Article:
Date of Award
Master of Science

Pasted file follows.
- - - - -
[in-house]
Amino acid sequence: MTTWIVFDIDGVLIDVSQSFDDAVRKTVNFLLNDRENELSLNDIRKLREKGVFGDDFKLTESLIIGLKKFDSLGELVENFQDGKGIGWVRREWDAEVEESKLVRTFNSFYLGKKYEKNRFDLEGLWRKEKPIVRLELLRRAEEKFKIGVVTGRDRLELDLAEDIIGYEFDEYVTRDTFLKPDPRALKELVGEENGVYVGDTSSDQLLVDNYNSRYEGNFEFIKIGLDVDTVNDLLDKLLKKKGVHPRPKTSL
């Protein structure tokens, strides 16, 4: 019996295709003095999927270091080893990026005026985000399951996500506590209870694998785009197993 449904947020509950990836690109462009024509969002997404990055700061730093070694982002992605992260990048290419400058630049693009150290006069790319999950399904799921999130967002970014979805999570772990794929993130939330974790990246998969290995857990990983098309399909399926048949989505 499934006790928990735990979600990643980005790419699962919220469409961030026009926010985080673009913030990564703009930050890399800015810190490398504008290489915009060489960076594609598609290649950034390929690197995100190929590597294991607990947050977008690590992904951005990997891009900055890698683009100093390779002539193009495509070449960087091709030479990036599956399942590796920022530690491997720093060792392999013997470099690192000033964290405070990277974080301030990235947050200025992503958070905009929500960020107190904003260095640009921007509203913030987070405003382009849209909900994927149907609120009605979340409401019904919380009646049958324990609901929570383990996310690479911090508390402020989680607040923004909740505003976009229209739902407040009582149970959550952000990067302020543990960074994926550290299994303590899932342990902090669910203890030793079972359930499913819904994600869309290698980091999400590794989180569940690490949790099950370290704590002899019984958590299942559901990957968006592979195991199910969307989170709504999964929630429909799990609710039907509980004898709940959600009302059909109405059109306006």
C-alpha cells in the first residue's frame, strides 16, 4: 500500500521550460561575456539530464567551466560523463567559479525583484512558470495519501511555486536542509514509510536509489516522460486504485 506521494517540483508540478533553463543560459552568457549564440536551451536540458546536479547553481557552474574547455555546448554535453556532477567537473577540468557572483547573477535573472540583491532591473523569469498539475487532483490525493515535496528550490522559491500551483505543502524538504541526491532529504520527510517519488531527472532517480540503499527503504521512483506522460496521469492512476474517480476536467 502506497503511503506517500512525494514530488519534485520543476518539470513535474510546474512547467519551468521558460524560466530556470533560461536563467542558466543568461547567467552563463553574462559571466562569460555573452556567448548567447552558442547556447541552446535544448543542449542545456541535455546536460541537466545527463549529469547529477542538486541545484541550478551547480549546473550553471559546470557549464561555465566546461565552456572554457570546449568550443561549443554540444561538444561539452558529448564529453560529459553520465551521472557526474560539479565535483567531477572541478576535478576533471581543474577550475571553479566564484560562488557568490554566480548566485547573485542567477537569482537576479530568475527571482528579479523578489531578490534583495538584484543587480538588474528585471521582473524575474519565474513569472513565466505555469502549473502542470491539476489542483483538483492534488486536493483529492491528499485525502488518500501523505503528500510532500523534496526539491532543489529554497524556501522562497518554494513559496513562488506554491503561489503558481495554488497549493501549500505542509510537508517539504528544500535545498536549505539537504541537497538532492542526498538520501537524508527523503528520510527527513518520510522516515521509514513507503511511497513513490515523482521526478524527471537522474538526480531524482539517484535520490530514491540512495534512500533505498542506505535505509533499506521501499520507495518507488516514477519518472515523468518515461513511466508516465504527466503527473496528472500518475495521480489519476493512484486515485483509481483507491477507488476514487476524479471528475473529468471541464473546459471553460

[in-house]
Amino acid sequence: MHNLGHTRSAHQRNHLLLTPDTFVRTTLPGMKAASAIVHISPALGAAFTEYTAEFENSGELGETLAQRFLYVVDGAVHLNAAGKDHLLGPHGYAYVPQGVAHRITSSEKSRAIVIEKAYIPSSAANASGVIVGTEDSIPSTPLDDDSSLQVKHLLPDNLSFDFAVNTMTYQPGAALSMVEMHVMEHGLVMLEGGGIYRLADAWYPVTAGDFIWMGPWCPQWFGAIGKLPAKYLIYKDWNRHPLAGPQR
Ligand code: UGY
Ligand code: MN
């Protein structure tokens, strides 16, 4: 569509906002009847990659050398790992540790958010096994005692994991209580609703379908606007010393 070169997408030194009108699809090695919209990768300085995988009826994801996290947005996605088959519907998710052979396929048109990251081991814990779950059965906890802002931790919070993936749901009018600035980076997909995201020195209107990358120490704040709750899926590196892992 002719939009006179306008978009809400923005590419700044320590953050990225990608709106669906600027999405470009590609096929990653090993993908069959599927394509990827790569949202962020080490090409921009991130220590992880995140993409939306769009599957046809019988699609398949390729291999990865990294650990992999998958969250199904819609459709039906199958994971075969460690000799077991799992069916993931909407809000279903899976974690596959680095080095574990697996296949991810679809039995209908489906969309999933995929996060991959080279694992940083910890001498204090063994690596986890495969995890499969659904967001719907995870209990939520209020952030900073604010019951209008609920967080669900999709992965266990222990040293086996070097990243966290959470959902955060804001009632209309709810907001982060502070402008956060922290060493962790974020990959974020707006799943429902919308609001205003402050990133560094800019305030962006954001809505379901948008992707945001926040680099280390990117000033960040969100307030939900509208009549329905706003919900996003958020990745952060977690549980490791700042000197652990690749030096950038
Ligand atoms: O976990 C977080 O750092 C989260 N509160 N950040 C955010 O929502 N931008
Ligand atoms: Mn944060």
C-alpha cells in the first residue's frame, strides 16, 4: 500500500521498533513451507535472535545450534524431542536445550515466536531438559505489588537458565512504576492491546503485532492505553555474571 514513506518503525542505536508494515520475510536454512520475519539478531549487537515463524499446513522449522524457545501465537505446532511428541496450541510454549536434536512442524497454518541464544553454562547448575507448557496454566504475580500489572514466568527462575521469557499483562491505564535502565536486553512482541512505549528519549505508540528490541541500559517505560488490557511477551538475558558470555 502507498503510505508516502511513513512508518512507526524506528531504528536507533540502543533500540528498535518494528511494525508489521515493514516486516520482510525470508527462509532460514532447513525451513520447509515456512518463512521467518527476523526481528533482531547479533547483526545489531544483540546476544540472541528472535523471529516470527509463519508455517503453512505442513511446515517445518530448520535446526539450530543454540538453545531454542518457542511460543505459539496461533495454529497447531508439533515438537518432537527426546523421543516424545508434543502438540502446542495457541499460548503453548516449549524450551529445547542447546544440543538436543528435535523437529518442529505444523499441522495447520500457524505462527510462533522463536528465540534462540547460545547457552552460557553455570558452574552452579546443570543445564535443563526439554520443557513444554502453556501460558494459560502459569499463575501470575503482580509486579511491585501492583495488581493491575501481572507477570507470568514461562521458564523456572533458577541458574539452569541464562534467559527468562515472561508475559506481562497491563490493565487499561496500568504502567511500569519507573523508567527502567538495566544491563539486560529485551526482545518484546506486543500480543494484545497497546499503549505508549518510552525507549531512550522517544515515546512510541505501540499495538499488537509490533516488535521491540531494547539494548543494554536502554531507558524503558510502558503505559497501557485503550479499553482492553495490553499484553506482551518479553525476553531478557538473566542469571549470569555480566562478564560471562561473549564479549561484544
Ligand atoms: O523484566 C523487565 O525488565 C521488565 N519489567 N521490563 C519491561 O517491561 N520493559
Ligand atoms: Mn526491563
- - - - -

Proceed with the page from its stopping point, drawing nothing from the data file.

Sprawling low density housing and retail developments characterize the growth patterns of many communities nationally. These patterns of development have been associated with impairments in ecosystem services that are critical to the functioning of social and natural systems. In response to the negative implications of these patterns, watershed initiatives are taking place across the U.S. These initiatives are characterized by participatory decision making processes involving diverse community interest groups. Studies have indicated that leadership and social capital contribute to the success of these initiatives. A qualitative assessment of community capacity for sustainable watershed management was conducted in two Lower Kaskaskia River watersheds. The study communities of Belleville and O'Fallon, Illinois are located in the eastern metropolitan region of St. Louis, MO. The primary concerns of community managers and planners are related to managing growth and its negative impacts on economic, social, and natural capitals. Six research questions drove this capacity assessment: (1) How do diverse community managers and residents define community health, (2) What role does the natural environment play in perceptions of community health, (3) What are the perceived effects of urbanization on the study communities, (4) What are community stakeholders' beliefs about the level of environmental protection within their communities, (5) What are stakeholders' perceptions of their communities' ability to solve problems and (6) What are critical indicators of community capacity to engage in sustainable watershed management. Study findings suggest that healthy natural environments are an essential element of healthy communities. Indicators of community capacity for watershed management were identified by participants. This list of indicators can be used as a tool by residents that have identified a need for a watershed initiative in their community. Key findings suggest that developing a sustainable vision, networking between groups, and leadership play important roles in the successful implementation of community based watershed initiatives.
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